A mixture of environmentally friendly, inorganic components and a chemical catalyst in water can be used to prevent sand getting into oil production works, seal tunnel wall fissures and stop erosion.
The method, developed at the
‘The system consists of two solutions – one carbonate source and one calcium source – which are mixed half and half. Gradually, over 24 hours, calcite, or limestone, precipitates from the mixture,’ explained Prof. Terje Østvold at the Department of Materials Science and Engineering.
This calcite is a type of calcium carbonate which is highly insoluble in water and will seal fissures in rocks and bind grains of sand.
Oil fields are depleted gradually, which results in lower pressure. To recover more oil, the producers pump in water to increase the pressure, which can occasionally transport sand into the production plant. The solution currently being used to minimise the problem is mechanical – a grid is placed in front of the drill pipe exit to prevent sand from entering, but it is not particularly effective.
However, when Østvold’s chemical water mixture enters the oil reservoir, calcium carbonate crystals will come between the grains of sand and bind them together. That makes the sand unable to move. The oil may flow through the sand without bringing it into the pipe.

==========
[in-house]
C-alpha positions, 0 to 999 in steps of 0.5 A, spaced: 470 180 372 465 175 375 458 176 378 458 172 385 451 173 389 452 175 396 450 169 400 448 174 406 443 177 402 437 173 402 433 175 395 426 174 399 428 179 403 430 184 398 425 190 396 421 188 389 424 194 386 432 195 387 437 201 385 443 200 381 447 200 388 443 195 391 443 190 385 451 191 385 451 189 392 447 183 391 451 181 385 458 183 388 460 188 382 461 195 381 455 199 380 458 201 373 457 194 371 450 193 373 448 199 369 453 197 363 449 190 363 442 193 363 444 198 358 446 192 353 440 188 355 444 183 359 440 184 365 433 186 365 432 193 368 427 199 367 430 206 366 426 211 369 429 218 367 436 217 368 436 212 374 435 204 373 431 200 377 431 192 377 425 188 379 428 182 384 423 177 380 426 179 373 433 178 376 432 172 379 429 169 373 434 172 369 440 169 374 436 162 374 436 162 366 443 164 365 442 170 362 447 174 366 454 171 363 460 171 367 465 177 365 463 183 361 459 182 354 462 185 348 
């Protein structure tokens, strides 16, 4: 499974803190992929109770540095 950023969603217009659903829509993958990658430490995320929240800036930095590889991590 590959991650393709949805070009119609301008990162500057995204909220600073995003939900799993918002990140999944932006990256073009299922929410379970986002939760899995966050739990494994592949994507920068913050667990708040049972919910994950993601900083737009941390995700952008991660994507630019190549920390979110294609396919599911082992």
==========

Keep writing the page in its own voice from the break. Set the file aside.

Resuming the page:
The Norwegian Public Roads Administration is particularly interested in the discovery, and recently invited the researchers from NTNU to test the method in the Eiksund tunnel in Møre.
The method could also be used to reduce soil erosion caused by wind and water.
‘It turns out that soil can be stabilised in the same way as sand, with environmentally friendly minerals that also function as fertilisers. If we water the soil in autumn with water containing chemicals and a catalyst, we may produce minerals that bind the soil particles together. That way we may protect the soil from erosion while waiting for the next growth period,’ said Østvold.